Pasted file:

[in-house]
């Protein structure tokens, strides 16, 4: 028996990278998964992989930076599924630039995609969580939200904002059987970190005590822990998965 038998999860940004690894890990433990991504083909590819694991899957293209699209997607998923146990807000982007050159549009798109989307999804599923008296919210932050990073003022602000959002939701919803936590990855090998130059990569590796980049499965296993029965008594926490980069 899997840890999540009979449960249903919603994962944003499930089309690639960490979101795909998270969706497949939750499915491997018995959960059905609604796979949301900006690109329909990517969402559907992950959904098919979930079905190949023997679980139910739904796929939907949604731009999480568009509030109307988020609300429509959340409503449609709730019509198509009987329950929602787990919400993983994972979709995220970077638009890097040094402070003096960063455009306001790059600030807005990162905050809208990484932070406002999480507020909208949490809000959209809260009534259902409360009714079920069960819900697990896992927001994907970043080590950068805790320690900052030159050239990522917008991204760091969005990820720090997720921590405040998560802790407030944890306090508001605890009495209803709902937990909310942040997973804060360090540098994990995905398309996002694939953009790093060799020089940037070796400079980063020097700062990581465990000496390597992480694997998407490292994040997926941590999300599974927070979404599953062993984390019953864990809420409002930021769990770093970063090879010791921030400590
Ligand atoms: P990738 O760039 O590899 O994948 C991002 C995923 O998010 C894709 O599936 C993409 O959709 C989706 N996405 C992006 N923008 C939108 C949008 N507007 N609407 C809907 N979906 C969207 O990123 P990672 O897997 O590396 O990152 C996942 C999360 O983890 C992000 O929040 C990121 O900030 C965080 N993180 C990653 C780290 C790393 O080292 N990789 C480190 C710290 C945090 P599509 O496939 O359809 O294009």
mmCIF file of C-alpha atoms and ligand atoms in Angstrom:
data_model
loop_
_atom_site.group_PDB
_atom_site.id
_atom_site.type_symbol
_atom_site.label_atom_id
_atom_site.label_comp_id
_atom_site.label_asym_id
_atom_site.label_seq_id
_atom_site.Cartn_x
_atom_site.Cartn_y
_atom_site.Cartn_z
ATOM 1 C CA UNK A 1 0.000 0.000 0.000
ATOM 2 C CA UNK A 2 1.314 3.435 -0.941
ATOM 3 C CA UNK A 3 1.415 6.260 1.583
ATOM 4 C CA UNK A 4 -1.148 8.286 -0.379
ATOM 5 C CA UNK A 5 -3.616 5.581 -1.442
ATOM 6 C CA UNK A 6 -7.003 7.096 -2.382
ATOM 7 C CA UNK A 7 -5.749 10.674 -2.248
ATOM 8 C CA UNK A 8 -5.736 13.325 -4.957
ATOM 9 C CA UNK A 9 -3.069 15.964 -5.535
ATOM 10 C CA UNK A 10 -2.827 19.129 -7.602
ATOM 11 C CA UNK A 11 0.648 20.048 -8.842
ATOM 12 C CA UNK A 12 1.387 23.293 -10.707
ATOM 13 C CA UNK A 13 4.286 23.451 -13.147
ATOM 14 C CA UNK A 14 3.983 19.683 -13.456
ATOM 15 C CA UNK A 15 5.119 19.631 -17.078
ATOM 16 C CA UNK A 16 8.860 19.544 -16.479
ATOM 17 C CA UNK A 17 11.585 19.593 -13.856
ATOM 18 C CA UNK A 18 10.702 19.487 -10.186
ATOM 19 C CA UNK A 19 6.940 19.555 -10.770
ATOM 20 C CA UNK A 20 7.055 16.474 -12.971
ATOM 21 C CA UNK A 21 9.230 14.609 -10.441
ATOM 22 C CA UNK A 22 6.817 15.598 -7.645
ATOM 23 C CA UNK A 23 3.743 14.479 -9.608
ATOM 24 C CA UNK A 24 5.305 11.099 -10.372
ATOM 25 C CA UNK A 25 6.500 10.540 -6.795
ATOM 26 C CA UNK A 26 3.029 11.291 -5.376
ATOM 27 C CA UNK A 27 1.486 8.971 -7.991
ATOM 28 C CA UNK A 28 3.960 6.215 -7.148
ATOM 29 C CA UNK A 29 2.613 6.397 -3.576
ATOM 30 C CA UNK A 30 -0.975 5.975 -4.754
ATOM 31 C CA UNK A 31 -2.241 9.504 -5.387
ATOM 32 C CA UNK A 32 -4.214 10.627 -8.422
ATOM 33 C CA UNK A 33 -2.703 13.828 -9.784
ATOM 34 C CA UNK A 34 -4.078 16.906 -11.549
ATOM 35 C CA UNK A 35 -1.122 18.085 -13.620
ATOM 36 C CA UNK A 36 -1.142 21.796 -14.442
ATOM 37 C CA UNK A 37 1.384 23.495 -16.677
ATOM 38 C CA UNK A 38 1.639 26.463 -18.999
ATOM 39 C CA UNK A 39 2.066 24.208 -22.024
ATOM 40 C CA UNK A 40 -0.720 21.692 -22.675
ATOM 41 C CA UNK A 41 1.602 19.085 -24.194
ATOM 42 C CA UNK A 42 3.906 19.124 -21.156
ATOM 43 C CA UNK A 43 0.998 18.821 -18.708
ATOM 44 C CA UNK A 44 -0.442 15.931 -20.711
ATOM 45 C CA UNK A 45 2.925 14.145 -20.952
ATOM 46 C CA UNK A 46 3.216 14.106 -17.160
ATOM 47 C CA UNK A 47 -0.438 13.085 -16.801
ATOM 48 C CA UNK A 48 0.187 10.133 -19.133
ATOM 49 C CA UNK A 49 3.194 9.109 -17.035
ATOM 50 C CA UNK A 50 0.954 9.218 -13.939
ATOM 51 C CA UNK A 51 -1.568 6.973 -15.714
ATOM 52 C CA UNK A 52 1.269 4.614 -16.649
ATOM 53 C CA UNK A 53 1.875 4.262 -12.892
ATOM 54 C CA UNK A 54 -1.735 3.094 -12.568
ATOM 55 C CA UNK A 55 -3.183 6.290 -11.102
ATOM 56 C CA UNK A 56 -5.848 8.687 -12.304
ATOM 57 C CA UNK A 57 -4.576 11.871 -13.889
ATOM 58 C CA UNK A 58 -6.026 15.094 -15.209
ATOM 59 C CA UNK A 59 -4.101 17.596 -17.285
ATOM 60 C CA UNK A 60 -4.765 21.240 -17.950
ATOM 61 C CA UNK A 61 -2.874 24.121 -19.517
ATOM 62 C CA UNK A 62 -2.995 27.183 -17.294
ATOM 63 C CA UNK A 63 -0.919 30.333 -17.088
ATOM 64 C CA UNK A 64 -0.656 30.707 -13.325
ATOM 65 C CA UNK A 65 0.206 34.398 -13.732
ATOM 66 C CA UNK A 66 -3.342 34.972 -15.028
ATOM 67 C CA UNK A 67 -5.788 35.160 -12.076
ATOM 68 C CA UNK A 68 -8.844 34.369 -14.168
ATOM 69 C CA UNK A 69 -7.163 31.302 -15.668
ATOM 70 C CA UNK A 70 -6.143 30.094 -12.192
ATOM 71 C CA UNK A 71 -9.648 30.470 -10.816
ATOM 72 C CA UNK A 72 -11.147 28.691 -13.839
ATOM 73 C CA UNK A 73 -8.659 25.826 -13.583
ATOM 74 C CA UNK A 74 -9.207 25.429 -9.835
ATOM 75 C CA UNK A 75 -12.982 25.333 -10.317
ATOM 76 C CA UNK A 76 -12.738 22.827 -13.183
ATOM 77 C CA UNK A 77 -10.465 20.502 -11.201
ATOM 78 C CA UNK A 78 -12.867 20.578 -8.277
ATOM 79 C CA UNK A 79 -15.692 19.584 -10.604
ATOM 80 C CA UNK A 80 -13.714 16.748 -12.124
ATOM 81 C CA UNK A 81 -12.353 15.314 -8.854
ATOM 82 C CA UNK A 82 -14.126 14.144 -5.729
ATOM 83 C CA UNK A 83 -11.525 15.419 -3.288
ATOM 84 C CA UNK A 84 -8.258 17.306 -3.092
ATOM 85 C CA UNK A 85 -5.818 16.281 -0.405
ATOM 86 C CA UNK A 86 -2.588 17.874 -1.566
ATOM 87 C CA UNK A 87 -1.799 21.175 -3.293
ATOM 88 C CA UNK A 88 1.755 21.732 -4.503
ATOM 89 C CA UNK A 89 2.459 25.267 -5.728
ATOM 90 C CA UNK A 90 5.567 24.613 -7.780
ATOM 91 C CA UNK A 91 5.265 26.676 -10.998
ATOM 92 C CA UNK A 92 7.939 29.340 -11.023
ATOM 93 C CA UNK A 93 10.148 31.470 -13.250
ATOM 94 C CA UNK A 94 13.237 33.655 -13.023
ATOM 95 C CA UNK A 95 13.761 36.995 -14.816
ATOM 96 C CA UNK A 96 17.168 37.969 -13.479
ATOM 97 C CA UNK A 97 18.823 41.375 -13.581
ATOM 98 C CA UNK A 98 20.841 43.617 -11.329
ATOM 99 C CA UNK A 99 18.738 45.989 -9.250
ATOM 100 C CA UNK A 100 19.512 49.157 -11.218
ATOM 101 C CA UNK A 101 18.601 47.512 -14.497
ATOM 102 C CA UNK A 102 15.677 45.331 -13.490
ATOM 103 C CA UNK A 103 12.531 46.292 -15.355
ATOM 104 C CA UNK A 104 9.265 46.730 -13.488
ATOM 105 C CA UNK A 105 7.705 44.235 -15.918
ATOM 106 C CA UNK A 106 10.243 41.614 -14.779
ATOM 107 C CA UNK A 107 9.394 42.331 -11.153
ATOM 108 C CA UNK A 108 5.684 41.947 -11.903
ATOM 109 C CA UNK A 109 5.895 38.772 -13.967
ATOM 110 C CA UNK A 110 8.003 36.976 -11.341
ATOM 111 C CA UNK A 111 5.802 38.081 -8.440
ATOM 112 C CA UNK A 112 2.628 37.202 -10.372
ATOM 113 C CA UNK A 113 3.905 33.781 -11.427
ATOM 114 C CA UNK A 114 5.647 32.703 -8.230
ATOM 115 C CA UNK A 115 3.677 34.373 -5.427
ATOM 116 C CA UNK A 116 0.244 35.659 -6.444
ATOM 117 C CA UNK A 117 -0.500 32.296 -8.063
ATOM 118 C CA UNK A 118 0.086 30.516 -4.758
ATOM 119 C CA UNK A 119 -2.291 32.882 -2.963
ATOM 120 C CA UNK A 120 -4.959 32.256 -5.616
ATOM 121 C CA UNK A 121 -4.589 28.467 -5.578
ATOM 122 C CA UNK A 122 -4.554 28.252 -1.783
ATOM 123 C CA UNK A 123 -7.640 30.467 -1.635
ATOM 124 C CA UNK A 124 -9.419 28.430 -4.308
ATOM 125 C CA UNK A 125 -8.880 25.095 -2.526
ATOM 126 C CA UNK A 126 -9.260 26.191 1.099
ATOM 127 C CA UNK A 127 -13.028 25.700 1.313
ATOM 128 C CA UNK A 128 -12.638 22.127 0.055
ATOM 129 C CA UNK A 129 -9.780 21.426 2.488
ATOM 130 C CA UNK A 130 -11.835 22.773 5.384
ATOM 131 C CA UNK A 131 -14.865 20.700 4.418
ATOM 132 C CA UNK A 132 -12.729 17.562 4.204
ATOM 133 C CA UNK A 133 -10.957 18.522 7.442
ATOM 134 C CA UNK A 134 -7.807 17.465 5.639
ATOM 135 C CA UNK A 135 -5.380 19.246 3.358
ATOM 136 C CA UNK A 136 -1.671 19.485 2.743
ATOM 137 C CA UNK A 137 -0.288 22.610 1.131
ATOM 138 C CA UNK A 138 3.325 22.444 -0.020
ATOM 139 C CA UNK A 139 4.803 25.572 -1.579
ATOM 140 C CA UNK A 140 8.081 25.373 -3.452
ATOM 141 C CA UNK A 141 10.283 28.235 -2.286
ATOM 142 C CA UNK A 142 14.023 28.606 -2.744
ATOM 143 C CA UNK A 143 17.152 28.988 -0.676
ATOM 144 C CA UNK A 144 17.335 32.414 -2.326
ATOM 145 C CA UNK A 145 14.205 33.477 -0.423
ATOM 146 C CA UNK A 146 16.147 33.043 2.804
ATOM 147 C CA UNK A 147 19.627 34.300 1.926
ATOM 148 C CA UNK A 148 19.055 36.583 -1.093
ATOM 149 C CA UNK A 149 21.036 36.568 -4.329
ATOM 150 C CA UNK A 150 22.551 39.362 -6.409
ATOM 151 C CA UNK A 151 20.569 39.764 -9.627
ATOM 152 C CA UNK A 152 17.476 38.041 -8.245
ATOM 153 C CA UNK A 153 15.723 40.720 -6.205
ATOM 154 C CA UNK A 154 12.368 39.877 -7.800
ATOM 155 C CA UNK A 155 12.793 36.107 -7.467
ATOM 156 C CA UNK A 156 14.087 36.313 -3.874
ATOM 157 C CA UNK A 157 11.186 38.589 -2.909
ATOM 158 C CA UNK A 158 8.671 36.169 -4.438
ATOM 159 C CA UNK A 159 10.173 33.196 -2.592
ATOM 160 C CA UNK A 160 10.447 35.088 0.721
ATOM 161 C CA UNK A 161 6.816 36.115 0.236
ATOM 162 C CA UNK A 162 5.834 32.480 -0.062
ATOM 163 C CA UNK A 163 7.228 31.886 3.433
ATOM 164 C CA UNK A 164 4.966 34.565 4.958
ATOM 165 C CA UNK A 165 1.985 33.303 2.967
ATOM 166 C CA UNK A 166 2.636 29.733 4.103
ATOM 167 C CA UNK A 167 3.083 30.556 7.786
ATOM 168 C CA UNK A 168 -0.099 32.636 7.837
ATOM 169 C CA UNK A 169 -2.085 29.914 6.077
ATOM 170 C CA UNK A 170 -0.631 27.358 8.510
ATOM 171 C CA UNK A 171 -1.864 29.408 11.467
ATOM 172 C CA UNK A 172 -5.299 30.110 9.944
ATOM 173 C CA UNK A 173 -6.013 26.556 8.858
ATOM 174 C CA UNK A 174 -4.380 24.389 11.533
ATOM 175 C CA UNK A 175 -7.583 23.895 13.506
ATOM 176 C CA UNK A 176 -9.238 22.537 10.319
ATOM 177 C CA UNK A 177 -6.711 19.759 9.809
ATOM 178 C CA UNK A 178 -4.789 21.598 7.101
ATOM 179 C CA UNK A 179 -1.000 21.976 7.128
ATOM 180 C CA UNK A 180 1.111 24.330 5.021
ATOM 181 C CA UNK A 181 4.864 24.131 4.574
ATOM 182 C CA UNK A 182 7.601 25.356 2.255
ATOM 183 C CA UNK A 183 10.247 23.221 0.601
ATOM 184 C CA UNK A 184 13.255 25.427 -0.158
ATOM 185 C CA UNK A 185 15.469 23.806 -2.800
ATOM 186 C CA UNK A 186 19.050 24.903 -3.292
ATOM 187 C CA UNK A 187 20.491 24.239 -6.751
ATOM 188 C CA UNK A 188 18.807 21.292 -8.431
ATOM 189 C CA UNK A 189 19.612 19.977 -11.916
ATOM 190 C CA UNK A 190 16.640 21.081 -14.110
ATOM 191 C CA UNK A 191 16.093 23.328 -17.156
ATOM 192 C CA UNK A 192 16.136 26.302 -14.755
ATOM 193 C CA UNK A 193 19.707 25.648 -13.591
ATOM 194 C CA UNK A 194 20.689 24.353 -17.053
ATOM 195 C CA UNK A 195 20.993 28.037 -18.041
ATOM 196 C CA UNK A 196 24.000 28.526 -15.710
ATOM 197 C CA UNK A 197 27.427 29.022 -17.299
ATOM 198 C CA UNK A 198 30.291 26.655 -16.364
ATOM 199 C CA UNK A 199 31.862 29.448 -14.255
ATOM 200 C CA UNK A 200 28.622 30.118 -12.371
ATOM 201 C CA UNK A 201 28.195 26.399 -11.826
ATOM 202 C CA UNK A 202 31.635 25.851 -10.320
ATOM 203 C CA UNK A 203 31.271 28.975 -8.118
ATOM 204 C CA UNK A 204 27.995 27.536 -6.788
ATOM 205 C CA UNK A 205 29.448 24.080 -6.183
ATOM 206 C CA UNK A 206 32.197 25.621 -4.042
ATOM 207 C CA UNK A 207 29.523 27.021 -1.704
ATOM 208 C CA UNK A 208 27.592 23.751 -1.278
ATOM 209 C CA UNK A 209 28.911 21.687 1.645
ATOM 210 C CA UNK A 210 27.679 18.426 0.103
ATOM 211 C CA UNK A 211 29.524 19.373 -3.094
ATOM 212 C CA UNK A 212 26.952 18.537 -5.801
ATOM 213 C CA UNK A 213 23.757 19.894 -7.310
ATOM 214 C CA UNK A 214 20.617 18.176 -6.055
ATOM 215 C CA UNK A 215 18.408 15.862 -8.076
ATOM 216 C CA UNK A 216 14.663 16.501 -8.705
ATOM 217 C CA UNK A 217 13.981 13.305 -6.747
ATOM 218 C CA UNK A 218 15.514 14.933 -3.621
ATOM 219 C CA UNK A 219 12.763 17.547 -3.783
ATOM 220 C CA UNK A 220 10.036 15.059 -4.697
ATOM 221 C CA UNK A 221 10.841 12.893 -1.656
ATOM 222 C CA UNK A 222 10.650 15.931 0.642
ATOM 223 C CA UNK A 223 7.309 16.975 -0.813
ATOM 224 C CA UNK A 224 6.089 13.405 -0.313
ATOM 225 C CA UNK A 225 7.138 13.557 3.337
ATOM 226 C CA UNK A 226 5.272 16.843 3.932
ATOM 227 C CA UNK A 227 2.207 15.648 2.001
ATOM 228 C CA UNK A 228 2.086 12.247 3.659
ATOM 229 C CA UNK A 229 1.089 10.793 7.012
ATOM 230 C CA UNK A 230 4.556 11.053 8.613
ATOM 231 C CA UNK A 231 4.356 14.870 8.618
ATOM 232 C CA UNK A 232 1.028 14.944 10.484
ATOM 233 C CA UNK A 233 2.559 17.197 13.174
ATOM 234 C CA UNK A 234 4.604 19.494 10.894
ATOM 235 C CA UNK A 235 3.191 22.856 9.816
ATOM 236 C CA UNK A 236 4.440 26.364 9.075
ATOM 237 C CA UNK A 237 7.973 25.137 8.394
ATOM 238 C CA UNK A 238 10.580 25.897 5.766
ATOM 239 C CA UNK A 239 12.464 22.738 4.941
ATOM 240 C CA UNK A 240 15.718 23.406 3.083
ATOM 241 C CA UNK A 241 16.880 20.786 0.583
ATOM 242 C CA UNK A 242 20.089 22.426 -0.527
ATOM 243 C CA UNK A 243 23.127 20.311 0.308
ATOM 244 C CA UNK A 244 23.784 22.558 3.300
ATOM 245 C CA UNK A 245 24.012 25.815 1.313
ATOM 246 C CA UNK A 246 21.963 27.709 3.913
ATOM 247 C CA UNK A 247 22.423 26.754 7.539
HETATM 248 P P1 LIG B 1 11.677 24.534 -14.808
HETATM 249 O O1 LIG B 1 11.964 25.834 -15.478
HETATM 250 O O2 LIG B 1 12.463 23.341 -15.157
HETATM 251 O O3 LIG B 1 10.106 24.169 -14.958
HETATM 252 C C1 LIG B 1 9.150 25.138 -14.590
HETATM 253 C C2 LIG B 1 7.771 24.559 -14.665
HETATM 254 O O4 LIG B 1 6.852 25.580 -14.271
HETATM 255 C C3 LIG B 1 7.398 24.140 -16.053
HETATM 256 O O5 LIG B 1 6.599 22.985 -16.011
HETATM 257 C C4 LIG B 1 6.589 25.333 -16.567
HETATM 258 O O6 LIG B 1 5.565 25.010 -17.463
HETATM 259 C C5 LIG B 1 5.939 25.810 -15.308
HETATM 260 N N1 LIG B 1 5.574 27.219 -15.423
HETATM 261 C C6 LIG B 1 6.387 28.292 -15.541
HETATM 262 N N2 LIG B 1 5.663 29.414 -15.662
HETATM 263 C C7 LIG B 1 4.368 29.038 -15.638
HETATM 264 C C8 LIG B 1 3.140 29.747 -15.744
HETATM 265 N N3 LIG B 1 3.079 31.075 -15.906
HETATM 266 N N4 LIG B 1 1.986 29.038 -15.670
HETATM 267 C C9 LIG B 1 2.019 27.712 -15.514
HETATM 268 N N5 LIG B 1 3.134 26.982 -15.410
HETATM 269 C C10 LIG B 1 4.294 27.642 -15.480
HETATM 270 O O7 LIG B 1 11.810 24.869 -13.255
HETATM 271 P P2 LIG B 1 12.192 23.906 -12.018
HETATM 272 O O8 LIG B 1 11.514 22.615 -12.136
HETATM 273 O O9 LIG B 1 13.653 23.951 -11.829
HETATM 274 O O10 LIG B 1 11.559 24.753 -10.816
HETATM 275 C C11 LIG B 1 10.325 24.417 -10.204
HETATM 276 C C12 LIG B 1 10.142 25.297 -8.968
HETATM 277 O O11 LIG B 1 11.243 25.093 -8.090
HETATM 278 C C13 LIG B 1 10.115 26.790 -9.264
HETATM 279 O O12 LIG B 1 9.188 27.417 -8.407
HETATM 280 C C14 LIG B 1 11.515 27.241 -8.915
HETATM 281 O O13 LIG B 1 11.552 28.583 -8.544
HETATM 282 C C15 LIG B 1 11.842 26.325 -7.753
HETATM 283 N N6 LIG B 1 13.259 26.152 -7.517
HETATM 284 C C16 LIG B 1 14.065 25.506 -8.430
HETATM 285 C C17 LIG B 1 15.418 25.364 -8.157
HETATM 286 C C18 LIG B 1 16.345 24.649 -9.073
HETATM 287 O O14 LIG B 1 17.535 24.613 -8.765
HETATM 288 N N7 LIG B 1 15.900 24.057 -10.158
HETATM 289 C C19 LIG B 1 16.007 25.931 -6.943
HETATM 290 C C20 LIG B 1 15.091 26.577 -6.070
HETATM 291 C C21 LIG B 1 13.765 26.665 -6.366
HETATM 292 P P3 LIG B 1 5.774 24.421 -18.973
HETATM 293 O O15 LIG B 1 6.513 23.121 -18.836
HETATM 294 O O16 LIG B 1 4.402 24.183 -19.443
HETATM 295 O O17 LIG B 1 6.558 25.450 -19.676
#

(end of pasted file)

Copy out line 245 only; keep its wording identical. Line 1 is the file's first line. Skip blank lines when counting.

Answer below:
ATOM 229 C CA UNK A 229 1.089 10.793 7.012